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Boris Bazarov

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Boris Bazarov

Boris Bazarov (1893 - 1939) was a Soviet secret police officer who served as the chief illegal rezident in New York City from 1935 until 1937.

Biography

Early years

Boris Bazarov was born Boris Iakovlevich Shpak in 1893 in Kovno gubernia, Lithuania, which was then part of the Russian Empire. In addition to Russian, he spoke German, Bulgarian, French and Serbo-Croatian.

Career

Bazarov joined the Soviet secret police (OGPU) in 1921 and began working on espionage operations in Bulgaria and Yugoslavia in 1924. From 1924 to 1927, he worked in the Soviet embassy in Vienna, simultaneously supervising Austrian, Bulgarian, Yugoslavian and Romanian agents. In 1927, Bazarov returned to Moscow and supervised the Balkan sector. In 1928, he moved to Berlin and ran the "illegal resident" operations which included France, while continuing to work on the Balkan line. In Paris, the rezidentura had eleven agents, in Bucharest six, Sofia two, Zagreb two, and one for Belgrad and Istanbul.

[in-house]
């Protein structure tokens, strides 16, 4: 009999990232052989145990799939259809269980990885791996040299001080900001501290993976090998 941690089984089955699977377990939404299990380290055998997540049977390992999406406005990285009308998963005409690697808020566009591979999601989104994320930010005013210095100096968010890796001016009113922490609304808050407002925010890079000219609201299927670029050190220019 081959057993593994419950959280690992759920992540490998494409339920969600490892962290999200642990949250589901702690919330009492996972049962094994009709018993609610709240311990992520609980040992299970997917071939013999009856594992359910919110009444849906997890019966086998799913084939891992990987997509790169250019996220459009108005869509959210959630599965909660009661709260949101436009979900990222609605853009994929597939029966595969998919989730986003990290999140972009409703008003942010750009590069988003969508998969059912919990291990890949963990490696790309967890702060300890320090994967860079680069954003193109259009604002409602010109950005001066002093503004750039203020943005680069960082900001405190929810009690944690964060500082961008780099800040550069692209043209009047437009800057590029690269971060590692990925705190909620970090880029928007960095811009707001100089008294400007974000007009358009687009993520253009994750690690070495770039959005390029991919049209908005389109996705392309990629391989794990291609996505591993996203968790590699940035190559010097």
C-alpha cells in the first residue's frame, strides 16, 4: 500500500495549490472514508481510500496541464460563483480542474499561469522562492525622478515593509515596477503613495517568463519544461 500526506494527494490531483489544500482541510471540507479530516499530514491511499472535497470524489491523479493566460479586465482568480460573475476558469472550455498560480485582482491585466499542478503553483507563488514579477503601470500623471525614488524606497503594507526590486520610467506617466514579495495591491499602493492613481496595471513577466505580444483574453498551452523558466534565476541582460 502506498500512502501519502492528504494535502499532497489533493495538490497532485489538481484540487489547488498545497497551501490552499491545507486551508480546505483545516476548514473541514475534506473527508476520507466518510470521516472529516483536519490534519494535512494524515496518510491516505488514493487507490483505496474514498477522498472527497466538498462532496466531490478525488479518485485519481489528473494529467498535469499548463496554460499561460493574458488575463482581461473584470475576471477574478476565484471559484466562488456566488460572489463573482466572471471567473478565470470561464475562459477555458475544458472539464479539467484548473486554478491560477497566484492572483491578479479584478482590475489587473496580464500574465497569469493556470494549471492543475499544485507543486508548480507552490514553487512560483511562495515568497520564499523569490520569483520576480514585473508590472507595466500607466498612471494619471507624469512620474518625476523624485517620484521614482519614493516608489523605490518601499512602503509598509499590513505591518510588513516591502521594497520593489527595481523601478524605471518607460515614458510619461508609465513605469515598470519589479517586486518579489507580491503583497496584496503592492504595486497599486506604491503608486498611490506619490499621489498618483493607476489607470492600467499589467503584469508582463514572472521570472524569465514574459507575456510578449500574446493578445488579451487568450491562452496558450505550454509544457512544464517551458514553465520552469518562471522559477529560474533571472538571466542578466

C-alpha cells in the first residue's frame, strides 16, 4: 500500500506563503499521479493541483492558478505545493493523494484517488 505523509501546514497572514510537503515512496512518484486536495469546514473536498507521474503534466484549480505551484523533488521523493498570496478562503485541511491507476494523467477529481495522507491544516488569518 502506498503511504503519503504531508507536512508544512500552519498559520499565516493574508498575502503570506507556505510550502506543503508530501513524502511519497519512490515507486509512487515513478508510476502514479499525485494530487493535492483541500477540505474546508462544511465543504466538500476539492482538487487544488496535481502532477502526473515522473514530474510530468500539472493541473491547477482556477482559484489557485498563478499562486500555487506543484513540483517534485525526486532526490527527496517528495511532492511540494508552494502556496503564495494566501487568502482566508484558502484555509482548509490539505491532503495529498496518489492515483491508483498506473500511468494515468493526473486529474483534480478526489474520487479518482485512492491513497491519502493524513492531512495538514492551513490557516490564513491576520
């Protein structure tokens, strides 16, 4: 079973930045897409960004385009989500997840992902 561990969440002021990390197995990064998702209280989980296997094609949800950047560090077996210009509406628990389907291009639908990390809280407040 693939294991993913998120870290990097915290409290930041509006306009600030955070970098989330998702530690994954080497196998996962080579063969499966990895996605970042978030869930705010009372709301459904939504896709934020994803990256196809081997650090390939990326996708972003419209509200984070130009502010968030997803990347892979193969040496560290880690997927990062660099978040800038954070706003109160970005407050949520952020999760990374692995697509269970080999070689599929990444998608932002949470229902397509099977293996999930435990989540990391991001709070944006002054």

From Berlin, Bazarov pioneered the infiltration of covertly-established Soviet agents in the United Kingdom. In 1930, he supervised the penetration of the Foreign Office, by recruiting the code clerk Ernest Holloway Oldham.

In 1935, Bazarov took up the position of OGPU "illegal resident" in the United States, a position he held until 1937. His group included Iskhak Akhmerov, Norman Borodin, and Helen Lowry.

Death and legacy

Bazarov was suspected in the Great Purges and shot in 1939. He was posthumously rehabilitated in 1956.

Further reading

  • Hede Massing, This Deception (New York, NY: Duell, Sloan and Pearce, 1951).
  • Allen Weinstein and Alexander Vassiliev, The Haunted Wood: Soviet Espionage in America—the Stalin Era. New York: Random House, 1999.
  • Nigel West and Oleg Tsarev, The Crown Jewels: The British Secrets at the Heart of the KGB Archives. London: HarperCollins, 1998; New Haven: Yale University Press, 1999).
  • (Russian) Bazarov on the official site of the Russian Intelligence Service
  • "Gorsky's List", at The Alger Hiss Story.
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